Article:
Inequality is a burning topic among economists, especially since the release of Thomas Piketty’s recent book on the subject. Many are questioning whether this is a temporary period of runaway inequality, or whether we are on the verge of an irreversible collapse into extremes of wealth and poverty. (What would we call it? The Oligopolypse? Plutogeddon?)
But numbers alone don’t tell the full story. Culture, too, is adapting to this unequal world. We idealize the wealthy today in ways that would have been unthinkable decades ago.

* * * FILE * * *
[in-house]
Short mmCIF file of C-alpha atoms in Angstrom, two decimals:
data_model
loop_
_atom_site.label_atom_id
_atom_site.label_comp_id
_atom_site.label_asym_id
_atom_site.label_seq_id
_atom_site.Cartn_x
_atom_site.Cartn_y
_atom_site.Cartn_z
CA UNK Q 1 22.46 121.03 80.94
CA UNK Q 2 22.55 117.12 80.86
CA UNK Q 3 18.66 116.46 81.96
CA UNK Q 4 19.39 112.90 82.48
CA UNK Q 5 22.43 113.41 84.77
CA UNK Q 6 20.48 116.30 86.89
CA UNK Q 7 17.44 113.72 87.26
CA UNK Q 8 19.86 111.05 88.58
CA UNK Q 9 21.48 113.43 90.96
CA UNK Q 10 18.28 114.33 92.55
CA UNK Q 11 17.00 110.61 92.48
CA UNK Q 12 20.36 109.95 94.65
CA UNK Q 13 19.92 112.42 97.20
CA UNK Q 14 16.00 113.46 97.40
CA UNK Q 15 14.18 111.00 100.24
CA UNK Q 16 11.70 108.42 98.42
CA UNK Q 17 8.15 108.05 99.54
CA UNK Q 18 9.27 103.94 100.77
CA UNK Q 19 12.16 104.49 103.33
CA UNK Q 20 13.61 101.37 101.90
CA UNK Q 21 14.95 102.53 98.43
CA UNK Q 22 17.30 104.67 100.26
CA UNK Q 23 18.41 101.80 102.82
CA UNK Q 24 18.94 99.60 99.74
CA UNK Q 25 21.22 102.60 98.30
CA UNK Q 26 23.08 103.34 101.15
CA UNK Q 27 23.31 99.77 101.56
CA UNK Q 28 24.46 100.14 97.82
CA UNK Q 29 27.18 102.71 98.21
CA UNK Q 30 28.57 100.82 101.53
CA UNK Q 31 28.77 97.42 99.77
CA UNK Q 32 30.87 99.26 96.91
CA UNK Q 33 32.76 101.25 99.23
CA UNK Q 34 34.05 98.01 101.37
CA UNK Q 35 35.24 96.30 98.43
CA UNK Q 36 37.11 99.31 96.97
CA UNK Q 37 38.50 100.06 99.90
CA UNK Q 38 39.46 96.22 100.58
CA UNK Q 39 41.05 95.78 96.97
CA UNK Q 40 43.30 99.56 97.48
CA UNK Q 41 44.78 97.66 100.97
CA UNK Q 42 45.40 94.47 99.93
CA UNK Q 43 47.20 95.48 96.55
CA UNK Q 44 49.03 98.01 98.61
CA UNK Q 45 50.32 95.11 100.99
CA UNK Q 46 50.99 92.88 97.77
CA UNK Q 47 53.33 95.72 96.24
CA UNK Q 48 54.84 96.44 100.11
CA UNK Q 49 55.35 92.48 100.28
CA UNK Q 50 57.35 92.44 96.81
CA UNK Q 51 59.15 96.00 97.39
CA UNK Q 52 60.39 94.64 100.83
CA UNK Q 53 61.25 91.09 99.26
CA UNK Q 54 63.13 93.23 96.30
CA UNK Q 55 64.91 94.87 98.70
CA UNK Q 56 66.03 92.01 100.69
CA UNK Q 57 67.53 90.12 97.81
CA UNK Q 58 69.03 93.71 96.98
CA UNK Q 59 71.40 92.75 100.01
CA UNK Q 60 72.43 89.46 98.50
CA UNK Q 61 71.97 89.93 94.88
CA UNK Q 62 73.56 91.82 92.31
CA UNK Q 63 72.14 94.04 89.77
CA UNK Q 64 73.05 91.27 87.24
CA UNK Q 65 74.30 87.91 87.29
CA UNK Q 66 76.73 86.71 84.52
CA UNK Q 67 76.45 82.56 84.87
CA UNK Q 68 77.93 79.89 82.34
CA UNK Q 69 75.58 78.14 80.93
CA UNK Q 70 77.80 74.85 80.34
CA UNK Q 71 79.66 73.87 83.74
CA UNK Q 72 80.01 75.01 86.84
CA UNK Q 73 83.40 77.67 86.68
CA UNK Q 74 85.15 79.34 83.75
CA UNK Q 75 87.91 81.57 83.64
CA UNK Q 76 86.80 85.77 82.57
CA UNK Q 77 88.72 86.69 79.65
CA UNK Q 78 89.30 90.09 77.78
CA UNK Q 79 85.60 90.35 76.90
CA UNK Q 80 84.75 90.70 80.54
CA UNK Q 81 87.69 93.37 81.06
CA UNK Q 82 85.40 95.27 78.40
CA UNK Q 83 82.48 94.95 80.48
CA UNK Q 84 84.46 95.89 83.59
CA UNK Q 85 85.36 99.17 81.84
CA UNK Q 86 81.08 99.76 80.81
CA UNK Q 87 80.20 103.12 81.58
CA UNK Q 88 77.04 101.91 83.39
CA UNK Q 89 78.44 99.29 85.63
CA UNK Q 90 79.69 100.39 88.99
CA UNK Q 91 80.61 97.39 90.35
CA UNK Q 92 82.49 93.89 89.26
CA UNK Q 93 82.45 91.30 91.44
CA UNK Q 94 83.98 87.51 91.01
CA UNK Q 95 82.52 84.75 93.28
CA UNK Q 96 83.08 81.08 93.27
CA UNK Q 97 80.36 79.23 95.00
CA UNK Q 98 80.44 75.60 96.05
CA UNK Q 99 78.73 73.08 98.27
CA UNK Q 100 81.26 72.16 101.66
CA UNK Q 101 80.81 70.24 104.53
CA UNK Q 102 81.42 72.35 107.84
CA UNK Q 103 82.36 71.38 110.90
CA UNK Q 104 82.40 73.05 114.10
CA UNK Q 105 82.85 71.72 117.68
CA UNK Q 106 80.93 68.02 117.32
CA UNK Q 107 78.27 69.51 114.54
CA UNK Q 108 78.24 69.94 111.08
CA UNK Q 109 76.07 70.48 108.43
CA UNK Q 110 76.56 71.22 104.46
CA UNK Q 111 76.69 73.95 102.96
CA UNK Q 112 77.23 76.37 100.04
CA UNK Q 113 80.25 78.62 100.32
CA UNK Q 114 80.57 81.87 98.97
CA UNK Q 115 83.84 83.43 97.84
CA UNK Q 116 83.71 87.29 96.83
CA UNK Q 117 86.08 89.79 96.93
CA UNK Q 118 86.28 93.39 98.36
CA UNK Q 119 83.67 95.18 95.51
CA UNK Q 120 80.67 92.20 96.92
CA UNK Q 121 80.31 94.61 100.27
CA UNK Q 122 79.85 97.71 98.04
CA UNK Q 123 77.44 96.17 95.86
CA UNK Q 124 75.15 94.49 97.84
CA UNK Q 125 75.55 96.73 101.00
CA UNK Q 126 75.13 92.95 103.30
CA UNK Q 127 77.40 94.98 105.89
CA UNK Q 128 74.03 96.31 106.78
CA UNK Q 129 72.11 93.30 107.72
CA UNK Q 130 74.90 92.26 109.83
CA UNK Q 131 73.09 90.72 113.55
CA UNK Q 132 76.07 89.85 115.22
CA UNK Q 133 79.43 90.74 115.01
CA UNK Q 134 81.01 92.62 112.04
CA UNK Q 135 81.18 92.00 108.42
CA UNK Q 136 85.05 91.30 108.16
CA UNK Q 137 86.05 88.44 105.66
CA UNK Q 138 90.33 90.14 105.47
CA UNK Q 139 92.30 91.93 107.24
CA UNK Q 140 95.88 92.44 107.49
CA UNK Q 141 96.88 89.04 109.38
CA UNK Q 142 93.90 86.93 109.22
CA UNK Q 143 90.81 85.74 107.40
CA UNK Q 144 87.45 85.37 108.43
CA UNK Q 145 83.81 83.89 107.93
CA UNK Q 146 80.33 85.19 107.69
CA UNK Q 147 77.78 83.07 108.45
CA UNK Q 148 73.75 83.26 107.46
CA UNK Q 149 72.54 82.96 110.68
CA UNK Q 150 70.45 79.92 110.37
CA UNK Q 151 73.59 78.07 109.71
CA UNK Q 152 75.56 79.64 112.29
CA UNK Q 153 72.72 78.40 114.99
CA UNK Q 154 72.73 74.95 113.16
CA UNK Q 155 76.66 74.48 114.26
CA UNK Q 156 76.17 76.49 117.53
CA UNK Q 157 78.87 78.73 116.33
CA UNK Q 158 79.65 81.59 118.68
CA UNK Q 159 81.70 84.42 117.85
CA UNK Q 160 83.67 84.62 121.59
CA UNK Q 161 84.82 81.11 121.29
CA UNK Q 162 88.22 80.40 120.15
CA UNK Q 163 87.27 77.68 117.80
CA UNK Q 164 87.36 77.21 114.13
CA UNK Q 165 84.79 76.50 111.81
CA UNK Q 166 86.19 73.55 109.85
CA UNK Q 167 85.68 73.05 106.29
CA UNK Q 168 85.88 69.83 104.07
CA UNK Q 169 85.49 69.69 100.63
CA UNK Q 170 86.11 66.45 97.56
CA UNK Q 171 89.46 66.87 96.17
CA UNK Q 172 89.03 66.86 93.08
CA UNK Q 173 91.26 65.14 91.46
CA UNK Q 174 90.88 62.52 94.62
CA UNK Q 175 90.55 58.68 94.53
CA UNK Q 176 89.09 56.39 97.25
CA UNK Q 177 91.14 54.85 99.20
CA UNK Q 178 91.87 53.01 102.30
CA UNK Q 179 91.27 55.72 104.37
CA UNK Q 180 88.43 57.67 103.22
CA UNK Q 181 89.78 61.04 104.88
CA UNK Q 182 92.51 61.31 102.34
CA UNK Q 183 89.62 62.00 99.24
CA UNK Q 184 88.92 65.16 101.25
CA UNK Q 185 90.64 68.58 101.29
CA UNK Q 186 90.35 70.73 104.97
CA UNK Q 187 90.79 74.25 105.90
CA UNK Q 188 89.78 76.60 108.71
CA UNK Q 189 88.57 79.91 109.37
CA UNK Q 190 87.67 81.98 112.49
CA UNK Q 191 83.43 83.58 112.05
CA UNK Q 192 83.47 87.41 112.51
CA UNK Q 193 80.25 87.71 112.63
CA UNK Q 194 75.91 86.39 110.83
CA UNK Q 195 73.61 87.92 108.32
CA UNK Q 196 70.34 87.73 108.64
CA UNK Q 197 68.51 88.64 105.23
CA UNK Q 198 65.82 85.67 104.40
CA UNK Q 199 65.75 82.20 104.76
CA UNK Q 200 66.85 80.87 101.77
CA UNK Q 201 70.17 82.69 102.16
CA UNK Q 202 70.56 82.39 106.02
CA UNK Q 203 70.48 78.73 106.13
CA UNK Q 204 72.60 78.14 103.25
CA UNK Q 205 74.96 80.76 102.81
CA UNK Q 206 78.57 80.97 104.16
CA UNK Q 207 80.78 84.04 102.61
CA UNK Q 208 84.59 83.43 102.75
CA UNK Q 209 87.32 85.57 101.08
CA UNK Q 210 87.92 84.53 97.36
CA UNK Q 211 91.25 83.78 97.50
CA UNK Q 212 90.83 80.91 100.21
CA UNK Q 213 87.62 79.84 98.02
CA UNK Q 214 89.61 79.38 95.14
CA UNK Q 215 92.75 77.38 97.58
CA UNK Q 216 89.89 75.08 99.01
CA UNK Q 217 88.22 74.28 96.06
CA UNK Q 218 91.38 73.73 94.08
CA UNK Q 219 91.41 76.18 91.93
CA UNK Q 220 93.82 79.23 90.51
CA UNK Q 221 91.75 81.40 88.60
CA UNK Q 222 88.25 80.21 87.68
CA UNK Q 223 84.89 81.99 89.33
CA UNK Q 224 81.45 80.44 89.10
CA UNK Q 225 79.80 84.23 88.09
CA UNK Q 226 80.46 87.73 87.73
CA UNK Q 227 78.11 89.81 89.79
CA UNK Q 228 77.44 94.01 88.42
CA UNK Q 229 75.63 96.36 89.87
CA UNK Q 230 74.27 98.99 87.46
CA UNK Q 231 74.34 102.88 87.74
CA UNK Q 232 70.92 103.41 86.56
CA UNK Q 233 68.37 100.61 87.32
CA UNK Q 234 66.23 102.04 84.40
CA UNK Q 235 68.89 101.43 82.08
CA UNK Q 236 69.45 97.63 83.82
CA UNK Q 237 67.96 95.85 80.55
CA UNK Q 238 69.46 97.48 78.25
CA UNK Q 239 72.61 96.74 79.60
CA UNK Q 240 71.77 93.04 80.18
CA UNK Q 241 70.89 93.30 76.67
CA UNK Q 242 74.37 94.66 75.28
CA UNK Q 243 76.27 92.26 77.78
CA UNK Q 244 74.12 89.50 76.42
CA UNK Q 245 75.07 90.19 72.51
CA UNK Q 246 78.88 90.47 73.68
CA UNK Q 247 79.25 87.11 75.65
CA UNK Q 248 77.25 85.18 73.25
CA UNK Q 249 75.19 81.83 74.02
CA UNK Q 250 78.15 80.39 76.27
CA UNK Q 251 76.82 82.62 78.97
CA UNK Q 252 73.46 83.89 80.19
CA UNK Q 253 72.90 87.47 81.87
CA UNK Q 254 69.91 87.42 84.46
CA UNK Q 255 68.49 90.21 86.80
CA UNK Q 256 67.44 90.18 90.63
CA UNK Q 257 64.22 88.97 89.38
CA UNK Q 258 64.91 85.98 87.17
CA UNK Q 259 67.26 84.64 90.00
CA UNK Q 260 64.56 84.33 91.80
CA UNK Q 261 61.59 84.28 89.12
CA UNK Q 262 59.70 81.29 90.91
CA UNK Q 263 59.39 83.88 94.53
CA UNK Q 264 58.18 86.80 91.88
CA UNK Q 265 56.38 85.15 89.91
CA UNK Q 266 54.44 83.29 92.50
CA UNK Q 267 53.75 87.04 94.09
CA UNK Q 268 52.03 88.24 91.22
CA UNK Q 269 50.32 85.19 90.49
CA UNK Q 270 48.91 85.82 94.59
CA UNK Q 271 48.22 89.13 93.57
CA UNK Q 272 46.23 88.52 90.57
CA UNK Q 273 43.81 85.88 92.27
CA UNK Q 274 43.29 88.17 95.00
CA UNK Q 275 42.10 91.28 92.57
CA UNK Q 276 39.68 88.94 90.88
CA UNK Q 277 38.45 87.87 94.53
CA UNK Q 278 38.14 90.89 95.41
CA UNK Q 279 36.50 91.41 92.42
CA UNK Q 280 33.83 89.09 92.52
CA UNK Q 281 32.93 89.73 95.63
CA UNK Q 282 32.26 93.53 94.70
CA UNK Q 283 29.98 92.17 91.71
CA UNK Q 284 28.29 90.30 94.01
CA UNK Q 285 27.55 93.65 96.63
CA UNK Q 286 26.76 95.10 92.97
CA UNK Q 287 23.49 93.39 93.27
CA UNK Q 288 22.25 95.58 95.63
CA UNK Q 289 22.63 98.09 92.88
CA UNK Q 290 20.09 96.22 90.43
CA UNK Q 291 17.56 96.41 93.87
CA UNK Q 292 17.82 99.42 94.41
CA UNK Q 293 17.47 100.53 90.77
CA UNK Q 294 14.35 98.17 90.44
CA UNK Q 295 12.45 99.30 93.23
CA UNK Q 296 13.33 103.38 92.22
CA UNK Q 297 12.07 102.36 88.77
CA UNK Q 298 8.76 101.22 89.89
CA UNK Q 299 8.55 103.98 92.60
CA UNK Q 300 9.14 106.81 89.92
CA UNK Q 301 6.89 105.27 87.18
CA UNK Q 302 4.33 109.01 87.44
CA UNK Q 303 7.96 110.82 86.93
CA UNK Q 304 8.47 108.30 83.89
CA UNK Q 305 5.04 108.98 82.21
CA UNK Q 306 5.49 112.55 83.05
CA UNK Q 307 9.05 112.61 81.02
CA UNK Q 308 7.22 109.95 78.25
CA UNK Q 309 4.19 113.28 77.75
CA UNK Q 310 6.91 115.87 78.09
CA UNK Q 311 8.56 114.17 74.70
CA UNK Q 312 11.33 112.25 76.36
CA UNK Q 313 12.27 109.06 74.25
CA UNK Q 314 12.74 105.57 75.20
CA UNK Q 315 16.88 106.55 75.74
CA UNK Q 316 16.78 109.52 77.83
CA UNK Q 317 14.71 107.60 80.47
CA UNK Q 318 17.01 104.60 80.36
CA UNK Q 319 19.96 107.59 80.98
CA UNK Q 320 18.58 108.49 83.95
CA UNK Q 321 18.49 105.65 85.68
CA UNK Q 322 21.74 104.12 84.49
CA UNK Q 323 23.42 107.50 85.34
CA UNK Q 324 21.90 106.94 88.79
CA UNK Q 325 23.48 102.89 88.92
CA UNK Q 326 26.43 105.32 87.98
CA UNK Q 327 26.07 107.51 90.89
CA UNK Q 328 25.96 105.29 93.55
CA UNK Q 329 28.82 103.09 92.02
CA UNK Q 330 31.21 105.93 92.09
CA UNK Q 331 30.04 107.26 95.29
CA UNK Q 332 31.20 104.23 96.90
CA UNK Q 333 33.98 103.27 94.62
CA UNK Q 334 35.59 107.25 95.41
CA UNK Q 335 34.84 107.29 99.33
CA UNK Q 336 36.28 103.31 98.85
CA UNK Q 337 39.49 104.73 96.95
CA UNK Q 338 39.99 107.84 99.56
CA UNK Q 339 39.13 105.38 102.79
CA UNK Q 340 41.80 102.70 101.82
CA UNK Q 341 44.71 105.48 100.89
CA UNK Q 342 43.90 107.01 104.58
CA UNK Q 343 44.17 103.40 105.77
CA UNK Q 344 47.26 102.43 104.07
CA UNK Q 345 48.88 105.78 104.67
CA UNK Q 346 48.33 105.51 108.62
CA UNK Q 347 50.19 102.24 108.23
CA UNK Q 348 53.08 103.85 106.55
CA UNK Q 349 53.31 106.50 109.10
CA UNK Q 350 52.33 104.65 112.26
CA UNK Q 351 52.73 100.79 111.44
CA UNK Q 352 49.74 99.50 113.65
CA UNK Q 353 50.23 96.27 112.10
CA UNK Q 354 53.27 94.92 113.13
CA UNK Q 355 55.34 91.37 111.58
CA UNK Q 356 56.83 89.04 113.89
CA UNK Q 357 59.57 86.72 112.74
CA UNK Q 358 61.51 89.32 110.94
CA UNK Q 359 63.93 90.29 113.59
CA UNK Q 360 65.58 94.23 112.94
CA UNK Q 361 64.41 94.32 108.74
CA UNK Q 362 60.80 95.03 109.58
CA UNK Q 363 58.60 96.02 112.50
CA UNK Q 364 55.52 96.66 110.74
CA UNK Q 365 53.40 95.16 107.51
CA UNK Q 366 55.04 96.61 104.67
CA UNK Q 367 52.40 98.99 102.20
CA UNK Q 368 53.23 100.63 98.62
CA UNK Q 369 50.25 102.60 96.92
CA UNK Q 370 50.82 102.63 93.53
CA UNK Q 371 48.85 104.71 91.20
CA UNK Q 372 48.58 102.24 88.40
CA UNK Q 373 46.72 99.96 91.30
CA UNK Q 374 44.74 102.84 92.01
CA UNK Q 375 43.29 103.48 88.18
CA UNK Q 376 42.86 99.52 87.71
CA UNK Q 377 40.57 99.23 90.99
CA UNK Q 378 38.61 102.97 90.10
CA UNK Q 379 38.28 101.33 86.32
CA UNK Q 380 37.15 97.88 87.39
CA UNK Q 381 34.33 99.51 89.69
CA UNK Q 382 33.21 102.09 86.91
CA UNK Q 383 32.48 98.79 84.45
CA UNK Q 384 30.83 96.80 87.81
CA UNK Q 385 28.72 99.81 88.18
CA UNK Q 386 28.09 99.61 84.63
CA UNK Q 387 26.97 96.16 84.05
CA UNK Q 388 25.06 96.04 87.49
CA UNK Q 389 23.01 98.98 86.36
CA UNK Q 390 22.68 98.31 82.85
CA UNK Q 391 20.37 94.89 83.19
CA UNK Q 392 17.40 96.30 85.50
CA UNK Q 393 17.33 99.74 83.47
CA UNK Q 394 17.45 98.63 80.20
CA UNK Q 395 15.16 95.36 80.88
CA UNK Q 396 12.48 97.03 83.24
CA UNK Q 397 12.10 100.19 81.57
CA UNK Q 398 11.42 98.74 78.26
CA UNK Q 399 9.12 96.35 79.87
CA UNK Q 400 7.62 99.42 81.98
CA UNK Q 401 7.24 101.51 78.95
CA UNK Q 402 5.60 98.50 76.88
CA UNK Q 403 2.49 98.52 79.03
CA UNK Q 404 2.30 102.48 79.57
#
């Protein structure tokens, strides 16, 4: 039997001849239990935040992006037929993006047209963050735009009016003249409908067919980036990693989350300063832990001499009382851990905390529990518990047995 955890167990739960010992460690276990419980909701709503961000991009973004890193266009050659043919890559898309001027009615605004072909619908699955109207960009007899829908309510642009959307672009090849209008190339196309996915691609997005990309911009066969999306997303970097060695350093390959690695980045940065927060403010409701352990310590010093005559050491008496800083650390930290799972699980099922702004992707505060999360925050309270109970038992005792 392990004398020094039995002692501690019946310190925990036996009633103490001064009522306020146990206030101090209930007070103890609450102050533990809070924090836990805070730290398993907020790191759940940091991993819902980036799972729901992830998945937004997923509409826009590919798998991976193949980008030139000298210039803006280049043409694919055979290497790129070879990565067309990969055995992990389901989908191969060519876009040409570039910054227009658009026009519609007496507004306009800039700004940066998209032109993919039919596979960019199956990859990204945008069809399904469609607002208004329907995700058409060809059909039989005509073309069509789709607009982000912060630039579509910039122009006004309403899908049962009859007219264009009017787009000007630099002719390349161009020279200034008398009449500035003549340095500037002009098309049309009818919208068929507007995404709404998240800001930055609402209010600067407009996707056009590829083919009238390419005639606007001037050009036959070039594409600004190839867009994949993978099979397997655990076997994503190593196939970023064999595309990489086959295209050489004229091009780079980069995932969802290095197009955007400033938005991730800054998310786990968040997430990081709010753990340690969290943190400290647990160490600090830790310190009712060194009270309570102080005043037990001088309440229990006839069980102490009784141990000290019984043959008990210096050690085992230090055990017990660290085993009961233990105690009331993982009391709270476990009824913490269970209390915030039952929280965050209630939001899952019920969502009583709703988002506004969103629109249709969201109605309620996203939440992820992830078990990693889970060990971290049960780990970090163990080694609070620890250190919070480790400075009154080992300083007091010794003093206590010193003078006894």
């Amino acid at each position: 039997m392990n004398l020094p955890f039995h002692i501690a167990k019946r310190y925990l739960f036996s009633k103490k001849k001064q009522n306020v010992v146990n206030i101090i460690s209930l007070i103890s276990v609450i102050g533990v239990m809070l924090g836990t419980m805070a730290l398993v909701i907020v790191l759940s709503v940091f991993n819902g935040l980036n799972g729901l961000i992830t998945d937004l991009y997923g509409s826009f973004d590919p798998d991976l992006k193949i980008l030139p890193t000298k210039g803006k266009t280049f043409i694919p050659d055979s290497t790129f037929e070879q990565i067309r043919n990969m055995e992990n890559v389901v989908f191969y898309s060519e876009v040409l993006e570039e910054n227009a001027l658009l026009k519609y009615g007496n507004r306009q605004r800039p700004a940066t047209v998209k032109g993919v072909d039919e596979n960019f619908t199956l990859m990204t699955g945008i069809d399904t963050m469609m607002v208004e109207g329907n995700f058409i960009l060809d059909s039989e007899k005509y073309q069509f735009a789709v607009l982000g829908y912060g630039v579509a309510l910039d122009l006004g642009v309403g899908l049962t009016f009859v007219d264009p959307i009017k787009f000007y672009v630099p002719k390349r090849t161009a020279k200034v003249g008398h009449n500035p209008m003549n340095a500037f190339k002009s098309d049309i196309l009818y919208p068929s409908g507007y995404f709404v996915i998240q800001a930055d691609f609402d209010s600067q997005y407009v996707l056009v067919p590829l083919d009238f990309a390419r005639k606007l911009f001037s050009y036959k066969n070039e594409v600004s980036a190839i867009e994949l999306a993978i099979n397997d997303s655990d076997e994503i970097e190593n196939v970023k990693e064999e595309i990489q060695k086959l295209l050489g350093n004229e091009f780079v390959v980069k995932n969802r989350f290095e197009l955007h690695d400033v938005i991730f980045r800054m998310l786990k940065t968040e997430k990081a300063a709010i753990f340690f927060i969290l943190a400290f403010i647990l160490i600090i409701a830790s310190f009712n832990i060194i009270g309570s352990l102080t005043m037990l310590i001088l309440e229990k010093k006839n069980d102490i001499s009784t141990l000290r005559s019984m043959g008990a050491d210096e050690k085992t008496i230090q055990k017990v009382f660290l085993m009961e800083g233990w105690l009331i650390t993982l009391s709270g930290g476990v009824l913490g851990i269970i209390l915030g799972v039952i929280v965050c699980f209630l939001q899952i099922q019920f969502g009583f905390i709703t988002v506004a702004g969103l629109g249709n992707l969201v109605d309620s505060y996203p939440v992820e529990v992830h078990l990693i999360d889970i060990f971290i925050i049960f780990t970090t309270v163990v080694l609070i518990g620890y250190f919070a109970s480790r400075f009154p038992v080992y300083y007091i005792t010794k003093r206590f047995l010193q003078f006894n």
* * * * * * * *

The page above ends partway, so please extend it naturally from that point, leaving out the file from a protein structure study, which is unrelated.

With the children of today’s baby boomers scheduled to inherit $30 trillion in the next several decades, politicians and the press are hard at work flattering plutocrats of all ages by portraying them as paragons of wisdom.
If there’s one thing these anecdotes tell us, it’s that the phrase “Money talks” has never meant more than it does today. Nowadays you don’t just buy things with it. It makes you smarter in other people’s eyes. In this increasingly unequal age, it renders the tongue-tied articulate and the shallow profound.